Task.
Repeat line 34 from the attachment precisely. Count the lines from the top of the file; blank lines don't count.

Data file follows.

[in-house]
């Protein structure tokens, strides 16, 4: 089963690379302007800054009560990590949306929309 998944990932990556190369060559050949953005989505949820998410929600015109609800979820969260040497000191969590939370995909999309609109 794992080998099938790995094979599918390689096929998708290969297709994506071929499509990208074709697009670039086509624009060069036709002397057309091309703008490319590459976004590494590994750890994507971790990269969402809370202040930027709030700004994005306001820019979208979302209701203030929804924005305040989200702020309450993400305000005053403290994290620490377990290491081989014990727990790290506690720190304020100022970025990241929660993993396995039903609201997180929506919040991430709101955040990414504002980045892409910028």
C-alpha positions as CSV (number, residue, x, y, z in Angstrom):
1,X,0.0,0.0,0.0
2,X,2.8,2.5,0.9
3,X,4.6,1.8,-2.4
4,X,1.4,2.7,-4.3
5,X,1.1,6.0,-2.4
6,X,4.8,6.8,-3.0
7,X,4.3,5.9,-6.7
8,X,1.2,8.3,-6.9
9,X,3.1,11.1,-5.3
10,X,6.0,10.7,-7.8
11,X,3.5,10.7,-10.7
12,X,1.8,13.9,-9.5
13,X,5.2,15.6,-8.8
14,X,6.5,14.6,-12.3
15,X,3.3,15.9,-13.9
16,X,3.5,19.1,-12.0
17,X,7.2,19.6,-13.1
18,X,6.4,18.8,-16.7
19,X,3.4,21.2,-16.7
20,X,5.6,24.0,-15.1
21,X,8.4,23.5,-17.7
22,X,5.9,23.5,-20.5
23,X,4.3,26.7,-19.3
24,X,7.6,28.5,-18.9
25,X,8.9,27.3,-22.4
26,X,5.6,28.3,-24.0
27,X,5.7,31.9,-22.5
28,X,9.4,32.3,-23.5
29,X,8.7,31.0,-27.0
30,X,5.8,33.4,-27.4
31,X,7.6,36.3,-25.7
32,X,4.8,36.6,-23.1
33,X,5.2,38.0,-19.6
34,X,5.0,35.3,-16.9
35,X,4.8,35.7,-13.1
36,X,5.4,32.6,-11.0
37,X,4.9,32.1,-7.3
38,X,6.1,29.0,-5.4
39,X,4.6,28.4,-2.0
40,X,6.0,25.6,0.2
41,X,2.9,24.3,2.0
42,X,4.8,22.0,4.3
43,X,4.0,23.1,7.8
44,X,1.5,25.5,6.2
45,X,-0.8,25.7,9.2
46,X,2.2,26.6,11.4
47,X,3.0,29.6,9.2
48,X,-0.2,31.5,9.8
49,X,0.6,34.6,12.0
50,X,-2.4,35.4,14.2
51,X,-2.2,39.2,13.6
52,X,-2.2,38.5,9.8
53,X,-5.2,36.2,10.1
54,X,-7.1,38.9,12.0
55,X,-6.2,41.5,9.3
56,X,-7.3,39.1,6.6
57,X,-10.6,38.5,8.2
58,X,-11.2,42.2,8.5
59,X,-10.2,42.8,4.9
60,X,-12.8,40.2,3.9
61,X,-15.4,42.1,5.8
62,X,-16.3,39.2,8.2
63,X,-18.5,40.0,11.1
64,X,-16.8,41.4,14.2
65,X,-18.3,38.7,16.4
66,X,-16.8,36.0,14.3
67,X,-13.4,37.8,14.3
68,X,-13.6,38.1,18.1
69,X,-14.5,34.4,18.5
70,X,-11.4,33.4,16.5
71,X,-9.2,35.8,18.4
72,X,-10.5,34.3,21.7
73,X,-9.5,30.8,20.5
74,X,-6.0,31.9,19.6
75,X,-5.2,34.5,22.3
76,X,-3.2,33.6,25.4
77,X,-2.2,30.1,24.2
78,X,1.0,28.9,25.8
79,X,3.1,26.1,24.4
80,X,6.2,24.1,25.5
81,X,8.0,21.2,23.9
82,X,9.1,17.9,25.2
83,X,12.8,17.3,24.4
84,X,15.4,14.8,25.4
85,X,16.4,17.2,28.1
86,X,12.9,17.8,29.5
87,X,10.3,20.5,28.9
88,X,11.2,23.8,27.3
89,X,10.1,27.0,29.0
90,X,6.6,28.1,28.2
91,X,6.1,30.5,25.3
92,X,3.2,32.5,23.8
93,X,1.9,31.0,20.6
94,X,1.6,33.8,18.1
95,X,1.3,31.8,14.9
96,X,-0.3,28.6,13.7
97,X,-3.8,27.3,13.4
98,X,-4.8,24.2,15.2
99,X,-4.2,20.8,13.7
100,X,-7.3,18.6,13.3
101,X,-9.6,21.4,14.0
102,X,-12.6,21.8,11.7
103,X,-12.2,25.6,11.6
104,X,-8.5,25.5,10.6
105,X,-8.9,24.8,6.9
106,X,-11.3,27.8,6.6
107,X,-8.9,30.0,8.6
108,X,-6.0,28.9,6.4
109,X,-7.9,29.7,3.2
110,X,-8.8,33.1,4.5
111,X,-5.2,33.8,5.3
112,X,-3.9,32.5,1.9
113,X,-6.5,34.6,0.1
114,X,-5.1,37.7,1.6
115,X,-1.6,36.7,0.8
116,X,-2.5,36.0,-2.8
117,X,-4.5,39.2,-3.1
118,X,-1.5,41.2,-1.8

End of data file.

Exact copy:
31,X,7.6,36.3,-25.7